Kayanja noted that improving access to quality education, sexual and reproductive health services is essential for women empowerment, “ability to earn money, create and sustain livelihood”. According to him, women can contribute positively to the economy if given the opportunity to make free and informed choices in marriage and all spheres of life.
The United Nations chief affirmed that Nigeria needs to reassess the level and effectiveness of its gender equality commitments in its entirety in order to improve the lives of women and girls. He revealed that women represent 58 percent of all people living with HIV, noting that they are disproportionately affected by HIV epidemic “more men than women die of AIDS yearly in Nigeria.
According to him, “The UN is greatly concerned about the country’s political will to implement the Nigeria National Gender Policy, which commits to affirmative actions and requires that women fill 35 percent of appointed positions.’’
However, following the rejection of the bill by the Senate, there have been calls from various associations and notable women in the society on a review of the bill. Nigeria Association of Women Journalists, NAWOJ, urged the National Assembly, NASS, to amend the constitution to accommodate the bill.
“The Gender Equality Bill is not a battle of the sexes: it is not a bill that removes the submissiveness of women to their husbands: it is not a bill that seeks to erode the responsibilites of a woman in her home: it only seeks to give her more opportunity to assist herself and the man in the home: it is a bill that benefits the man even more than the woman.
“Men need to step up and act in support of gender equity. This is not a battle of the sexes but a struggle to ensure that both sexes have access to quality life. Progress and development will be limited if we fail to recognise that there is an urgent need for women to be empowered,” it stressed.
NAWOJ, in a statement signed by its National President, Mrs. Ifeyinwa Omowole, commended the sponsor of the bill, Senator Olujimi, “for being a worthy representative of women in Nigeria” and also thanked the Senate President, Dr. Bukola Saraki, for his support of the bill. It, however, urged him to use his good office to lobby other senators on its importance.
Senator Stella Oduah (PDP Anambra North), former Minister of Education, Oby Ezekwsili, and many other women have also expressed their disappointment over the rejection of the bill and called on women to accelerate gender parity in the country.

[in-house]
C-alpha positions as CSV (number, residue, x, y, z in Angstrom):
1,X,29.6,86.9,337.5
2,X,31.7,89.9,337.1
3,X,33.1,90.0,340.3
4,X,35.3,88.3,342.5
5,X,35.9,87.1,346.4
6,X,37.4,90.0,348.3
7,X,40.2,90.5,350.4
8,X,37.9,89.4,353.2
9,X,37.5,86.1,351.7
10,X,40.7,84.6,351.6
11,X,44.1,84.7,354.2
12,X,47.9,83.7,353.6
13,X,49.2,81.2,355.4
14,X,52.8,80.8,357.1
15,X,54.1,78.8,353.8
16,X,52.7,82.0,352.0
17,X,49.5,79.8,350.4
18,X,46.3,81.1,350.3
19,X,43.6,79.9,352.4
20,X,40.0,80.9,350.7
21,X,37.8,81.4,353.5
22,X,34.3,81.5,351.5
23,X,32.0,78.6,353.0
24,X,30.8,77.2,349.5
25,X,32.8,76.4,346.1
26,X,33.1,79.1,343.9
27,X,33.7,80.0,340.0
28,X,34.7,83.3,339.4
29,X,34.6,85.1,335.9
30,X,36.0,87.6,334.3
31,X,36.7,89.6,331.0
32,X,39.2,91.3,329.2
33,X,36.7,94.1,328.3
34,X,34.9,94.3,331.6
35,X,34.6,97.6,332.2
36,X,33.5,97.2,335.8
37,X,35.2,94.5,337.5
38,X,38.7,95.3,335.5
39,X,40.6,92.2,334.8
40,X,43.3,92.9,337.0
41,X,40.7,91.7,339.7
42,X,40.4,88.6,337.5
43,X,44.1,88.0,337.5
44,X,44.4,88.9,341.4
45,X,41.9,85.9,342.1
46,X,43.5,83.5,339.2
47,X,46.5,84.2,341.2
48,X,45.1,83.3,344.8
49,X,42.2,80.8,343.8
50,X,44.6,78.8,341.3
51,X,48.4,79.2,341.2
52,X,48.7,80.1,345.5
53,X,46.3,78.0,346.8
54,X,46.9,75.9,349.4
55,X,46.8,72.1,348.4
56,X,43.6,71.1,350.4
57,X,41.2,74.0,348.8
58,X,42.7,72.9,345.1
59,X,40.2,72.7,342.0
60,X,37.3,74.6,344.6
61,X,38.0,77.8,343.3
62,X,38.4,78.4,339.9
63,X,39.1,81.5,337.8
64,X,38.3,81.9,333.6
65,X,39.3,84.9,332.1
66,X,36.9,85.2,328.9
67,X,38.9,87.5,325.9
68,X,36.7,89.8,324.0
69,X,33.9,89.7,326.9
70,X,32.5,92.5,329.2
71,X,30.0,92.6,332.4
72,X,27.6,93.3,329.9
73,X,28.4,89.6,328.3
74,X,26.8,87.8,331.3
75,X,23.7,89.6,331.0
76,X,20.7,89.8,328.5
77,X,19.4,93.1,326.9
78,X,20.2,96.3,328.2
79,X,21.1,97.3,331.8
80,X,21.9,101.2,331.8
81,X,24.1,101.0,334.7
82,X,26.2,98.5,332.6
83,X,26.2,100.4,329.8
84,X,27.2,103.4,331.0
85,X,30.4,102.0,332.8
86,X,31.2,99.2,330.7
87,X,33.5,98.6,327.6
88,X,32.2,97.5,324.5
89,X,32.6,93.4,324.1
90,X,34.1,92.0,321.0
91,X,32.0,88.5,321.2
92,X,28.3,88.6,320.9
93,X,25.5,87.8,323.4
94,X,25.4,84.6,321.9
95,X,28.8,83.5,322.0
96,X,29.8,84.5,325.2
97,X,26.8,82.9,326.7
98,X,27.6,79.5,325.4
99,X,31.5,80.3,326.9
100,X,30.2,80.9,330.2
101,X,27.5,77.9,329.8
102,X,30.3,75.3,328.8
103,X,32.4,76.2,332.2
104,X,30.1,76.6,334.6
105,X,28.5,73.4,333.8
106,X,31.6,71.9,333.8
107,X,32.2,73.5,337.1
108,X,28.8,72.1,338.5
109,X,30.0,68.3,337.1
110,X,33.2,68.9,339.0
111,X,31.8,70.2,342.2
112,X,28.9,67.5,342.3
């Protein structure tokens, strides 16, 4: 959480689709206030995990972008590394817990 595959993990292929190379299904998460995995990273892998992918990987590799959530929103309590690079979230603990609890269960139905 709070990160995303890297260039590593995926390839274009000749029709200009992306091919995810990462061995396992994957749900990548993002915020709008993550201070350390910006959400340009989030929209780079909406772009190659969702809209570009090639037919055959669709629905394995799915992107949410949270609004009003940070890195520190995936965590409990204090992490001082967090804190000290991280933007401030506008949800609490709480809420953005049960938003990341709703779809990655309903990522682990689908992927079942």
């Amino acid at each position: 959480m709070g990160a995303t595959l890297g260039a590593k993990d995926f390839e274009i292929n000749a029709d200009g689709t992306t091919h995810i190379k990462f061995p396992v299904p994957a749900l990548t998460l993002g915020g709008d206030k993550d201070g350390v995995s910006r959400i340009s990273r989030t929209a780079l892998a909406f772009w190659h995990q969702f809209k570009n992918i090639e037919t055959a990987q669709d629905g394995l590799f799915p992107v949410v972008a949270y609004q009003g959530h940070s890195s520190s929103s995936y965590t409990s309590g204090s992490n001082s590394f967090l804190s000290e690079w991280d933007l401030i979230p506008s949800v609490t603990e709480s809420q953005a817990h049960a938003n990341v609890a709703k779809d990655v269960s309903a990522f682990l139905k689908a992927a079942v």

Top Nollywood actress, Joke Silva, who decried the action of the federal lawmakers, said “We will never have true civilisation or growth until we have learned to recognise the importance of equal rights. Gender inequality affects us all; it is like having a head without a brain or having a body without functional organs. In Malala Yousafzai’s words, ‘We cannot all succeed when half of us are held back”.
The veteran actress and movie producer explained that she believes in gender equality, a situation wherein a man and woman have equal rights. “I believe we are equal and that all humans should have equal rights. I also believe that every time we liberate a woman, we liberate a man. The extension of equal rights is the basic principle of progress.’’
In the actual sense of it, the 1999 constitution as amended prohibits discrimination on the grounds of sex, but customary and religious laws continue to restrict women’s rights. It is unfortunate that any law in Nigeria that is contradictory to federal laws or the constitution can be challenged in a Federal High Court. It is expected that Nigeria, as a federal republic, each state has the authority to draft its own legislation.
The combination of federation and a tripartite system of civil, customary and religious law makes it very difficult to harmonise legislation and remove discriminatory measures. Moreover, certain states in the north follow Islamic (Shar’iah) law, although not exclusively and only in instances where Muslims make use of Islamic courts.
Many human rights activists believe that adherence to Islamic and customary law reinforces practices that are unfavourable to women including those relating to freedom of movement, marriage and inheritance.
More fundamentally, women have been subjected to domination by men. This is as a result of persisting cultural stereotype, abuse of religious and traditional practices, patriarchal societal structures in which economic, political and social power are dominated by men and the role women have historically played as followers of male leaders.
The attainment of gender equality is not only seen as an end itself and human right issues, but as a prerequisite for the achievement of sustainable development.